By Danielle Warren with her permission to repost this message. Moms who’ve lost a child don’t get to have new memories of that child. The existing ones are all we have but we don’t know all of them and always open to hearing a story about our child who died. This is the first time I’ve known that Charles struggled with depression as early as middle school.
Hi Mrs. Rogers! Oh it has been such a long time. I couldn’t believe it when my mom told me you were in her networking meeting the other week. I apologize I am only reaching out to you now.
The day I found out the news I wanted to reach out but feared I would say the wrong thing or you wouldn’t remember me enough to want to talk about Charles. Now I realize those were unrealistic thoughts and any memory pertaining to your son would be incredibly special to you. It broke my heart when my mom told me that few of his friends stayed in contact with you after the fact.
Mrs. Rogers, Charles was one of a kind.
I struggled at Millwood and was bullied by girls in the grade all three years. Charles knew this and always knew how to make me smile or laugh when he could tell I was having a horrible day.
On top of that, he would text me late at night about his insomnia and that he was feeling really low. At 11 or 12 you don’t really pick up on the signs of mental illness but that’s the thing, the saddest people spend their entire lives trying to make sure everyone else they care about is happy because they know what it feels like to be low. Charles never stopped radiating goofiness and love.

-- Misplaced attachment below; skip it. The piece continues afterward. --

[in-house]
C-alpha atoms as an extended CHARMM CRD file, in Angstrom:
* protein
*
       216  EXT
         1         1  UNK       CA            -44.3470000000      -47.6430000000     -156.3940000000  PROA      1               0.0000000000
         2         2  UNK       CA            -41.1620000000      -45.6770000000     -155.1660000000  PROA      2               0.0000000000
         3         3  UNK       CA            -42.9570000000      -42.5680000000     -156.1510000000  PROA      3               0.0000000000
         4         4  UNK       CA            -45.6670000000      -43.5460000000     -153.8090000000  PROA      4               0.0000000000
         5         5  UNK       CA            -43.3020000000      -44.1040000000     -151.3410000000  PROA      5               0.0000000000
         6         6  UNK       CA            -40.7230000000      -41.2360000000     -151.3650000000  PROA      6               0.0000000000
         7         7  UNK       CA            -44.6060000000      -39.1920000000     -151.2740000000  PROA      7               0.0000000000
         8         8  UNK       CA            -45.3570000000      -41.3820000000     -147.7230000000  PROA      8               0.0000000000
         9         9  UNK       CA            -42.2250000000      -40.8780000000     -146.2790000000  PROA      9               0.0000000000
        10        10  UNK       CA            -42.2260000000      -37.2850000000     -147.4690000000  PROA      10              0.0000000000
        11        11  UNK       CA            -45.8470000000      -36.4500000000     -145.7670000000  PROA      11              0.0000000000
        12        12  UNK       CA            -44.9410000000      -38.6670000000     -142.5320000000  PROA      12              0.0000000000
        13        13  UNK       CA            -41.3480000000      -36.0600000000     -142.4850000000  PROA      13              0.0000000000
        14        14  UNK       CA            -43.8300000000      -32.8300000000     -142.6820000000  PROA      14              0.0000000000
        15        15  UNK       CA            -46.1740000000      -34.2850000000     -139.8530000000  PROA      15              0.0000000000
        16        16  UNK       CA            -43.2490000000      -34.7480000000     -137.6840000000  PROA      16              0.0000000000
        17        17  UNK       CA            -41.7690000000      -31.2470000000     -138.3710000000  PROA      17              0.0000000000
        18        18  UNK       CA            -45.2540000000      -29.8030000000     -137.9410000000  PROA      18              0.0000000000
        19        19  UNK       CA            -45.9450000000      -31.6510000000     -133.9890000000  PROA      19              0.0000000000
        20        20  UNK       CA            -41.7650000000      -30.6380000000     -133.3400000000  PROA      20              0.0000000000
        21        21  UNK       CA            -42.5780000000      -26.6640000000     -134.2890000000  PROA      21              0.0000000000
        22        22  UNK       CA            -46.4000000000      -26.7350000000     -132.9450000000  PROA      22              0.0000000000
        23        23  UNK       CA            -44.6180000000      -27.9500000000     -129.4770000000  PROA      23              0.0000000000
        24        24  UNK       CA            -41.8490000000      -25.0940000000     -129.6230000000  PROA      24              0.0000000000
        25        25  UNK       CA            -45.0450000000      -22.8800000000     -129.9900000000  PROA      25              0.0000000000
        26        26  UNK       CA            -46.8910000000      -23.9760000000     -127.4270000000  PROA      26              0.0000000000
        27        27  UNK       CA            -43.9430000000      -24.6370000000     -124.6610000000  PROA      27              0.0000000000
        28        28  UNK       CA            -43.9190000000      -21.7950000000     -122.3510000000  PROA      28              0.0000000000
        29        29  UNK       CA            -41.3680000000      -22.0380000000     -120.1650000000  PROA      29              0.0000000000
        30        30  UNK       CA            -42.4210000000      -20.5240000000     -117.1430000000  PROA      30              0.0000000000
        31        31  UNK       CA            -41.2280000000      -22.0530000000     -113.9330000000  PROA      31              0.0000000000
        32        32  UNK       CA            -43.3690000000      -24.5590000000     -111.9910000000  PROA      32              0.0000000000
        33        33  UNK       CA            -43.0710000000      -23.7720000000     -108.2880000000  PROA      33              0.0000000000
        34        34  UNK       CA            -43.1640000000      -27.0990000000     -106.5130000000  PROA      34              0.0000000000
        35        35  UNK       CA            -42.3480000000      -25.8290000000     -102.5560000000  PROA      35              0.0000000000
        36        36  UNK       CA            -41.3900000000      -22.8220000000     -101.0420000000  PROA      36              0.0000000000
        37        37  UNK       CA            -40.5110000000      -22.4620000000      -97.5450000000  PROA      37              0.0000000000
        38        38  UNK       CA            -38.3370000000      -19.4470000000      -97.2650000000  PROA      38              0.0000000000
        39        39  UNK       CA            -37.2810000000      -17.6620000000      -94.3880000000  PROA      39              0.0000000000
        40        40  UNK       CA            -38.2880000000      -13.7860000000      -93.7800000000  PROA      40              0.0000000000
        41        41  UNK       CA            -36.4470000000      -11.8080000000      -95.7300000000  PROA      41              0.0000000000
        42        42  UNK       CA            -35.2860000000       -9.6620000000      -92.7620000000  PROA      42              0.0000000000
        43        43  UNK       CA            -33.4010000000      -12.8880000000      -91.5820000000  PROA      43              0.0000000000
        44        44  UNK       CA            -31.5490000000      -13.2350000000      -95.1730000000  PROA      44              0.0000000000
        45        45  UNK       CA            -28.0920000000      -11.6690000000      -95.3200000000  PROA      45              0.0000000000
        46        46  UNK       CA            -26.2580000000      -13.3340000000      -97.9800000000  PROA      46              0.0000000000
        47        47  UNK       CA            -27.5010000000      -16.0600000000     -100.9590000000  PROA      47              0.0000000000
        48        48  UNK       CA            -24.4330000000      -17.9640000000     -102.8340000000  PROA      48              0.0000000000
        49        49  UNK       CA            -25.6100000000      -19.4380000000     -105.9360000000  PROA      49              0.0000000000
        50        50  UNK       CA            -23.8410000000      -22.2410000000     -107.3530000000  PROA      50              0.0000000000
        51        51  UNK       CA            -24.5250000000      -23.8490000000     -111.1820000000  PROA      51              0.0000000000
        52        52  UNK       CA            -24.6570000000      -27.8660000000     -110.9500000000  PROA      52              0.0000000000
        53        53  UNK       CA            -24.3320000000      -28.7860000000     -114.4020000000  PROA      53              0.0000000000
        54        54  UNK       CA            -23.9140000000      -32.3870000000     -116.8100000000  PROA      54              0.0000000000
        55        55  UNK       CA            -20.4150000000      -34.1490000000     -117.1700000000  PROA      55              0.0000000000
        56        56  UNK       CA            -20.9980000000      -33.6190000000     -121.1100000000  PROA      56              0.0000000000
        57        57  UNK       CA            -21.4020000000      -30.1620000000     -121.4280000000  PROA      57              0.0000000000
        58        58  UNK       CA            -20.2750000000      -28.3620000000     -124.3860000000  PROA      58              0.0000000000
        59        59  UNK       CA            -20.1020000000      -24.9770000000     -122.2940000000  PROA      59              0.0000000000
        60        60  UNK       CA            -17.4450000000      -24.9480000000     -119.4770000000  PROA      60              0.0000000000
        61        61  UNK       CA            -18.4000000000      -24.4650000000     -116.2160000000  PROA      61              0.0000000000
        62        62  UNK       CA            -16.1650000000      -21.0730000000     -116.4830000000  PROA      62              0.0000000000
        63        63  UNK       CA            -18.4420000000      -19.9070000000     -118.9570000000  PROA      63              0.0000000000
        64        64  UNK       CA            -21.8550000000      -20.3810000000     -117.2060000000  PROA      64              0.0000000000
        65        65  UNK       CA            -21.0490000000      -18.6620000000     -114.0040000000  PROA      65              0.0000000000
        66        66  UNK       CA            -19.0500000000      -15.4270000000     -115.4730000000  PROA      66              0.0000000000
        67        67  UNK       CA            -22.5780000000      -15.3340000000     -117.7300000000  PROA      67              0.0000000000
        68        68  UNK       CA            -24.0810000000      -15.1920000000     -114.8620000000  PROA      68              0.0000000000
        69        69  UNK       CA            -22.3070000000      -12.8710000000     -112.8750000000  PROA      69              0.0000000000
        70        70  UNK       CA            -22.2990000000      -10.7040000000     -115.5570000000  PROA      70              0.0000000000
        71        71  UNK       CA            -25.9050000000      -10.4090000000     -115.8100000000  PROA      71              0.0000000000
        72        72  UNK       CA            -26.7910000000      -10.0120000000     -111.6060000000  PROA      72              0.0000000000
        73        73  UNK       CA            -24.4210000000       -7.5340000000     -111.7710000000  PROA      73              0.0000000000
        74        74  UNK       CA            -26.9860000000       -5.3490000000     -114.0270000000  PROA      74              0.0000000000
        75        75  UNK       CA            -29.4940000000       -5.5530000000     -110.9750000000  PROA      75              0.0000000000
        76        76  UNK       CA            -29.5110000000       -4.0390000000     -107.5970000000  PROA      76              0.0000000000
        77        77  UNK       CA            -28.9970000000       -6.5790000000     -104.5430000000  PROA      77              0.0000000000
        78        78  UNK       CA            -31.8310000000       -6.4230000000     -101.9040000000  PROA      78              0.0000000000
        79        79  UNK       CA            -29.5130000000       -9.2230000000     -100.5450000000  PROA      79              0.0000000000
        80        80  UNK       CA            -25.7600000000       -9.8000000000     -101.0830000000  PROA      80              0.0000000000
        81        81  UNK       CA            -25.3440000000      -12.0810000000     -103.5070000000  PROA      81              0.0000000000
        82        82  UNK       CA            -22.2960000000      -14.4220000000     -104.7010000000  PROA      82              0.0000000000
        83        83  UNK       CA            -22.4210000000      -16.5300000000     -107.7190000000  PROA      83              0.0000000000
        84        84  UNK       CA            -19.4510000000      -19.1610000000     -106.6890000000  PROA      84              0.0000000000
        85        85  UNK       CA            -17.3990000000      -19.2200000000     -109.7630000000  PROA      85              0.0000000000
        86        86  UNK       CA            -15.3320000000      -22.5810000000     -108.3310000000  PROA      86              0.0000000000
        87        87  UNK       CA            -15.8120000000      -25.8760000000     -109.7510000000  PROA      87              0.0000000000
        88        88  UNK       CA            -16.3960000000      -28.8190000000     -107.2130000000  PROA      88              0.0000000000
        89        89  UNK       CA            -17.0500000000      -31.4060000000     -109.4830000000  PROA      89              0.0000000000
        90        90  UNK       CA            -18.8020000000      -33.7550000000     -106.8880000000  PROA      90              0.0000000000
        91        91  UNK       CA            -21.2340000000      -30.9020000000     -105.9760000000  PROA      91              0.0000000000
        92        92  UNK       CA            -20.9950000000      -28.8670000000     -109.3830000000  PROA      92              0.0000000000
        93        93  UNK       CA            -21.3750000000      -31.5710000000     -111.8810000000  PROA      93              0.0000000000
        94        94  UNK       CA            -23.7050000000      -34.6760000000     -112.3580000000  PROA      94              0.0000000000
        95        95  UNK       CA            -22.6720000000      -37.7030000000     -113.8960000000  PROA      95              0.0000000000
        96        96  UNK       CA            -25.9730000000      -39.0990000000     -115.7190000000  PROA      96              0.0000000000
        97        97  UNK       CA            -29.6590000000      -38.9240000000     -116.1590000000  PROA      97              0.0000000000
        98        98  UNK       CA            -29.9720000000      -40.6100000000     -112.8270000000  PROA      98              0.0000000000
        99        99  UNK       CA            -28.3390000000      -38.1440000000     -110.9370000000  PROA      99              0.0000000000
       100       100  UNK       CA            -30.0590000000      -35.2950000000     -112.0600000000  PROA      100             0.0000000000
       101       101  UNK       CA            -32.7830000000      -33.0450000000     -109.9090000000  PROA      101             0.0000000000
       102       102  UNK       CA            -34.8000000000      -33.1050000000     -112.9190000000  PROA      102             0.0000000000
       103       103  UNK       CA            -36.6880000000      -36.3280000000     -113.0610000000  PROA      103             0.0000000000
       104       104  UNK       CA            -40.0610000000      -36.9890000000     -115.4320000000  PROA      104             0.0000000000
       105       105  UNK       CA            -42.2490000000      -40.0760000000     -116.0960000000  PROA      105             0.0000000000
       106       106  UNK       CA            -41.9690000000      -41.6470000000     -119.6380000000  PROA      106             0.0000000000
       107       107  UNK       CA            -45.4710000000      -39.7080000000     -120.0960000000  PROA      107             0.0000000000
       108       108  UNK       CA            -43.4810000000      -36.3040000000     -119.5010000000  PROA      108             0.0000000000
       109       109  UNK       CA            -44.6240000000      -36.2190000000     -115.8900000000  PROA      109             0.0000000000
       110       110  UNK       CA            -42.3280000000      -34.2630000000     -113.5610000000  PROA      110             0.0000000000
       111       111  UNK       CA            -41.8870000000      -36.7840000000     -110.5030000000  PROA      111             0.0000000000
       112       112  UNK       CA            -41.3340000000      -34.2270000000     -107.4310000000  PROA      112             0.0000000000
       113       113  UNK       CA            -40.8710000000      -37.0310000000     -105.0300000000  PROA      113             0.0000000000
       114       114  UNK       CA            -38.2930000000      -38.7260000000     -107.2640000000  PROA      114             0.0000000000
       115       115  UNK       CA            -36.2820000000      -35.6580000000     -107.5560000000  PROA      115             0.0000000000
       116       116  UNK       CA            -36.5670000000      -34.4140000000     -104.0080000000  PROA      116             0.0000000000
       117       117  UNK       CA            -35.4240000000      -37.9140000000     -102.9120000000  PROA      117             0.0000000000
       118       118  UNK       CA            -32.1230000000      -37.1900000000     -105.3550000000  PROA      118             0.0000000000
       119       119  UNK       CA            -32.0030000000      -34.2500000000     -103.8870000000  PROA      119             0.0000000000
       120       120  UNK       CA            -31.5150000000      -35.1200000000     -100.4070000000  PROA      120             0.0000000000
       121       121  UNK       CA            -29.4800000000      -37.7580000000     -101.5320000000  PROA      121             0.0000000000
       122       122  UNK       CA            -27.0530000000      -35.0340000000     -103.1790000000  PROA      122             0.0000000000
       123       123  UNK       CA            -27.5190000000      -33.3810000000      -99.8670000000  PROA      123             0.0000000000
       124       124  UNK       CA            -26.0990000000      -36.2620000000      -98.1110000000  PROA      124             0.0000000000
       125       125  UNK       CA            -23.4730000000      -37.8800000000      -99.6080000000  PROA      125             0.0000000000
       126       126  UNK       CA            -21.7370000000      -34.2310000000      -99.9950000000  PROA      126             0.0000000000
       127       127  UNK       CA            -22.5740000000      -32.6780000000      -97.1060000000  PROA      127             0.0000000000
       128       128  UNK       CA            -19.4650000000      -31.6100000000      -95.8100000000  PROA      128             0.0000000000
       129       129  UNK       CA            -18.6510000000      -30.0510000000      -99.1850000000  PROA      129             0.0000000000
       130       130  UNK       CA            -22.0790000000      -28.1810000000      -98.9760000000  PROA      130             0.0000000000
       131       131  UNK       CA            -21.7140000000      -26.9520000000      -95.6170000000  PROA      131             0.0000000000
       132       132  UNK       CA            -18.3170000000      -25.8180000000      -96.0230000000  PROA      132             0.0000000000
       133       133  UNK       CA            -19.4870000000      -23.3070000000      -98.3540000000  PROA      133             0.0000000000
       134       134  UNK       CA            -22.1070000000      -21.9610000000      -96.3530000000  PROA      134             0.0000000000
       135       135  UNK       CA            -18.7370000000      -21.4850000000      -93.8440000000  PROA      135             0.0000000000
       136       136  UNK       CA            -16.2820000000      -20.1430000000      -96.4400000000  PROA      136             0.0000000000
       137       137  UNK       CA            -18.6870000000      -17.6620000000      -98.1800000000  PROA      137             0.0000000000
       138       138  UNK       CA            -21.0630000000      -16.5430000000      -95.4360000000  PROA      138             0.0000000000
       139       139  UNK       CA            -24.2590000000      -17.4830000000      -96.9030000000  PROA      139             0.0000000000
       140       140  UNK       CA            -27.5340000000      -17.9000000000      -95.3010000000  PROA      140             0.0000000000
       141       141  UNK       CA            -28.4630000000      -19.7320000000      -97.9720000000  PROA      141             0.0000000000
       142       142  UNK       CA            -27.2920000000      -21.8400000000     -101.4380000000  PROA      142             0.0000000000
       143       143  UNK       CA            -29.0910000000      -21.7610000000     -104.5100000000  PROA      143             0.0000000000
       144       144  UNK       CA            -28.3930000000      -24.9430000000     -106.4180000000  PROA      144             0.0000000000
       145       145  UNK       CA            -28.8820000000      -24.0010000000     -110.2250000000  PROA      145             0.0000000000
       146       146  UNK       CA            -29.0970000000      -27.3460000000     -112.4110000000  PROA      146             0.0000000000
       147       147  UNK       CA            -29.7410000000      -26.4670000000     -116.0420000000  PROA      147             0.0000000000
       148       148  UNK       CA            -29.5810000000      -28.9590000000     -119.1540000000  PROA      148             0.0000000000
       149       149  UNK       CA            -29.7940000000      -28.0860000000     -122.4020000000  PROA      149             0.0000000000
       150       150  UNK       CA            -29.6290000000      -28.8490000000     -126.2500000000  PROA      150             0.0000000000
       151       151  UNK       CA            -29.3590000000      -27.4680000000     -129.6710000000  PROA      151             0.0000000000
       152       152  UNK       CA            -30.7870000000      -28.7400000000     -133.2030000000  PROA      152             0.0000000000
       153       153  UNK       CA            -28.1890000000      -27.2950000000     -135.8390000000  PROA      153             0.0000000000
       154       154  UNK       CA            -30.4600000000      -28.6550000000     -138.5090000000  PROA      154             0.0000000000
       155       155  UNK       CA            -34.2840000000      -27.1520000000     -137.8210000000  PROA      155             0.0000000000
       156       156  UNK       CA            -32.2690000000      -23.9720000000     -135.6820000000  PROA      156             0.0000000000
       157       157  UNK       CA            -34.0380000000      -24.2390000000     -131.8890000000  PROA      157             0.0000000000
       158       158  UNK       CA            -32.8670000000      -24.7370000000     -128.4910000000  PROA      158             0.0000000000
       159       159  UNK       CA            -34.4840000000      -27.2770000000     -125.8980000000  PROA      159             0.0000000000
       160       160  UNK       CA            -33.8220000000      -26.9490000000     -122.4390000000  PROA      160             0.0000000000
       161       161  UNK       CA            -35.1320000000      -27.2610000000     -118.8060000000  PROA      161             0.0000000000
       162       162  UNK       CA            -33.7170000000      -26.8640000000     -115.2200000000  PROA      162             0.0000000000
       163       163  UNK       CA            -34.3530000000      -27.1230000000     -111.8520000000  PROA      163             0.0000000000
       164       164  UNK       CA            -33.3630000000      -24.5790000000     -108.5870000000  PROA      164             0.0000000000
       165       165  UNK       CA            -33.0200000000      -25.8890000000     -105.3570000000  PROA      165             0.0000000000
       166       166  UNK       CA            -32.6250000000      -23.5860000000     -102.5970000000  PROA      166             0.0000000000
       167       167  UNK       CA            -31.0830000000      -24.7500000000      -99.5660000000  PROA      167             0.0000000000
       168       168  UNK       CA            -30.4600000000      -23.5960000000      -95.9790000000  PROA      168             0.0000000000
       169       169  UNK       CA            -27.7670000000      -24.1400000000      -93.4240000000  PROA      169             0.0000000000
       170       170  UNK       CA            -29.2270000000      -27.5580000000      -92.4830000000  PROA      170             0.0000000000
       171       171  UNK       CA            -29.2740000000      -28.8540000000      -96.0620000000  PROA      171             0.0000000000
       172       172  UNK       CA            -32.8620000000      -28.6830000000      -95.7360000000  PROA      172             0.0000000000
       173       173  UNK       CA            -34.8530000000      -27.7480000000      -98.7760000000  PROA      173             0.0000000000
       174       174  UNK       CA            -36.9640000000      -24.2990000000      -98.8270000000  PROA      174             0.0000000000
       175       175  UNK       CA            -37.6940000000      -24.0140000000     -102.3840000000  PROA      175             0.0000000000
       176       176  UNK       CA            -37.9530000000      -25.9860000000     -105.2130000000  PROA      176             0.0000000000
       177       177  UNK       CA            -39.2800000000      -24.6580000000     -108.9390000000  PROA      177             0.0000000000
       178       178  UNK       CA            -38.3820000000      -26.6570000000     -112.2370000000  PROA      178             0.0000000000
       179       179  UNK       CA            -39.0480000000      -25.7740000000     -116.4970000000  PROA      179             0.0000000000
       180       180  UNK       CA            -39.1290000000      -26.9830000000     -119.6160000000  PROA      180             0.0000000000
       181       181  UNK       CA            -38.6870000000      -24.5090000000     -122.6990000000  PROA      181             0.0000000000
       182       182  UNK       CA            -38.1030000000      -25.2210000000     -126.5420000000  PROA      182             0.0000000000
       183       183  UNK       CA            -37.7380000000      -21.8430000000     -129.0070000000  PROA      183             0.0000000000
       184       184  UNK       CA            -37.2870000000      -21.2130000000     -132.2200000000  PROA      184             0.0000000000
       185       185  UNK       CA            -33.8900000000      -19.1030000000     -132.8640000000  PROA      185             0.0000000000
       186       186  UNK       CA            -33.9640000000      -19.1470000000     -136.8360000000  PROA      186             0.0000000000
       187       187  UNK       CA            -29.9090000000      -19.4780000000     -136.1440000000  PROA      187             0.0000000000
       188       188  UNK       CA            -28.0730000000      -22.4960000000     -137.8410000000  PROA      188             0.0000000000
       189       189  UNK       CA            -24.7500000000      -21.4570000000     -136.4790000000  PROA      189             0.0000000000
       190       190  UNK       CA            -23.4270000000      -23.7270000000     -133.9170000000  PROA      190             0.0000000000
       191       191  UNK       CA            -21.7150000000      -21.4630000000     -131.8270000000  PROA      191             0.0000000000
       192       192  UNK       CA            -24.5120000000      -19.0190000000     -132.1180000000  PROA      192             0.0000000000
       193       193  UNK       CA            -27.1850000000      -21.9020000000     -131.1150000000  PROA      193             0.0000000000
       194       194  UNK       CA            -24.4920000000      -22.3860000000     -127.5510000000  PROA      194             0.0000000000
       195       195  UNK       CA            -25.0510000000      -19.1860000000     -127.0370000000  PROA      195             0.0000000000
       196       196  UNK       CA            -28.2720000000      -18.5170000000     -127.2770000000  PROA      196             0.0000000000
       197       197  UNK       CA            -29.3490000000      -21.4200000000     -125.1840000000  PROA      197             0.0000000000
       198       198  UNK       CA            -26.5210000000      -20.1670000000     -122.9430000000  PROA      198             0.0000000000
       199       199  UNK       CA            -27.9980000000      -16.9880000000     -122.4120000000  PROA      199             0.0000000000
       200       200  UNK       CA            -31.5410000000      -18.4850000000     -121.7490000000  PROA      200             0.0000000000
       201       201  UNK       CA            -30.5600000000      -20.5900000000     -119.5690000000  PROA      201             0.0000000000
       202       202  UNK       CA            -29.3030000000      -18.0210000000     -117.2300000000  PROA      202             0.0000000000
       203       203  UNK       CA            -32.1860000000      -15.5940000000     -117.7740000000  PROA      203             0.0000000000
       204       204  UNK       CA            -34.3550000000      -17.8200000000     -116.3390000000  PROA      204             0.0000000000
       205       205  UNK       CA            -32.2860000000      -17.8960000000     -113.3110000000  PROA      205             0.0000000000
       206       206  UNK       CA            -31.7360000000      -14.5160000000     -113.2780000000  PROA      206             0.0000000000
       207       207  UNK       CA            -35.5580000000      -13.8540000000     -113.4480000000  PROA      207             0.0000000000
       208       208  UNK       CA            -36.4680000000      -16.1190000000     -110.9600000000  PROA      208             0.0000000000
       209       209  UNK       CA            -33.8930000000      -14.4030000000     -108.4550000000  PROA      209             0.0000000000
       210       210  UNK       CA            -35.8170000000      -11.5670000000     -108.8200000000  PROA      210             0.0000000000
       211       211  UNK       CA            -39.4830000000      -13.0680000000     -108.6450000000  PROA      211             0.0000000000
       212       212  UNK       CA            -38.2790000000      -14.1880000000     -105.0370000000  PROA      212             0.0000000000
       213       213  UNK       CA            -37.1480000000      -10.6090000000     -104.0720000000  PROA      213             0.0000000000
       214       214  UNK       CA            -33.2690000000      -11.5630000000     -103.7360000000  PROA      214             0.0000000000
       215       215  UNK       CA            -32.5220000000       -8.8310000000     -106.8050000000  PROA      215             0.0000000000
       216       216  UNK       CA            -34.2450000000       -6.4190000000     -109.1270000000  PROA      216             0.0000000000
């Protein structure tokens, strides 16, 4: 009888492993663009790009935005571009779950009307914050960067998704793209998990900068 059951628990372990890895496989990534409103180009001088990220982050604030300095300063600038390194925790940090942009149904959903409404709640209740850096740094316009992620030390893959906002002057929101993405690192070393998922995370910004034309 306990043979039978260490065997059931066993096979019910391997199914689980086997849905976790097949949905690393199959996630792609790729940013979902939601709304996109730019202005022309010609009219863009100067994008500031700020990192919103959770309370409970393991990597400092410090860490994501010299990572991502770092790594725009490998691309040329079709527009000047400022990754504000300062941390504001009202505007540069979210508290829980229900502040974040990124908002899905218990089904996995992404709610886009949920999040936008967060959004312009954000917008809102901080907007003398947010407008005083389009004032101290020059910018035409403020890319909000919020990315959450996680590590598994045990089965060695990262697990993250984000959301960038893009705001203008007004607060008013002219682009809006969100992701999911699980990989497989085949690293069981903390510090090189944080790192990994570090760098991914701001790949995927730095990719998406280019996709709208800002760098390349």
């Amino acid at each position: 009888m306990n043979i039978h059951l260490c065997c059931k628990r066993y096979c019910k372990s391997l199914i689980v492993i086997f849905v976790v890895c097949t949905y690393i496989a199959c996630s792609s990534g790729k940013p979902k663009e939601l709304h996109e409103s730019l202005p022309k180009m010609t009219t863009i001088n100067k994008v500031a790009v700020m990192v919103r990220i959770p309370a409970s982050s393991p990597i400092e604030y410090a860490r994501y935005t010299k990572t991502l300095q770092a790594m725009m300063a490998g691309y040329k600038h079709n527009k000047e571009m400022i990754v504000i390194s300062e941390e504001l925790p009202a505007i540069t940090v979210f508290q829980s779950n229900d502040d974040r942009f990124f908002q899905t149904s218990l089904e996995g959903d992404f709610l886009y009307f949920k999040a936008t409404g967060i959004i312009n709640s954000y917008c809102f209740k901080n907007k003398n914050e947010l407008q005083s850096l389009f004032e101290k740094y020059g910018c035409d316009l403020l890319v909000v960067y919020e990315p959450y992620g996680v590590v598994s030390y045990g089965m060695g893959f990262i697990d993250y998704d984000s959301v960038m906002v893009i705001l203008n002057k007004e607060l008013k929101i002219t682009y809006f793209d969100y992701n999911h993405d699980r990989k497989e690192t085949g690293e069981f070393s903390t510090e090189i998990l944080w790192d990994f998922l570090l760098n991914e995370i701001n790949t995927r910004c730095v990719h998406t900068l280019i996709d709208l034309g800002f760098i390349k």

There was a point after he had been in New York that he reached out to me asking if we could get together. That he was going to finally be back home soon. I never saw him after that. And I will feel guilt deep in my heart because I will never have that opportunity again. Time is precious and young people seem to lose sight of the purpose of life and that waking up every day is a privilege, not a right.
I have no doubt in my mind that Charles lived every day to his fullest, even on his worst days. I wish I could give you a hug and thank you for sharing your son the years that I knew him best.
Charles will never be forgotten and there isn’t a single day that passes that I don’t think about him or cry for a few minutes. I am so thankful for the things you do with your organization because mental health is so incredibly important and so many people have been effected by it in some way. I hope my words bring more joy than sadness, although I feel as though I’m talking in circles trying to find the right thing to say.
I don’t really think there is a right thing to say. I am always willing to talk about him or to get together with you to talk about other things. I always have you on my mind and I read your blog almost every day.
You are the type of parent this world needs more of.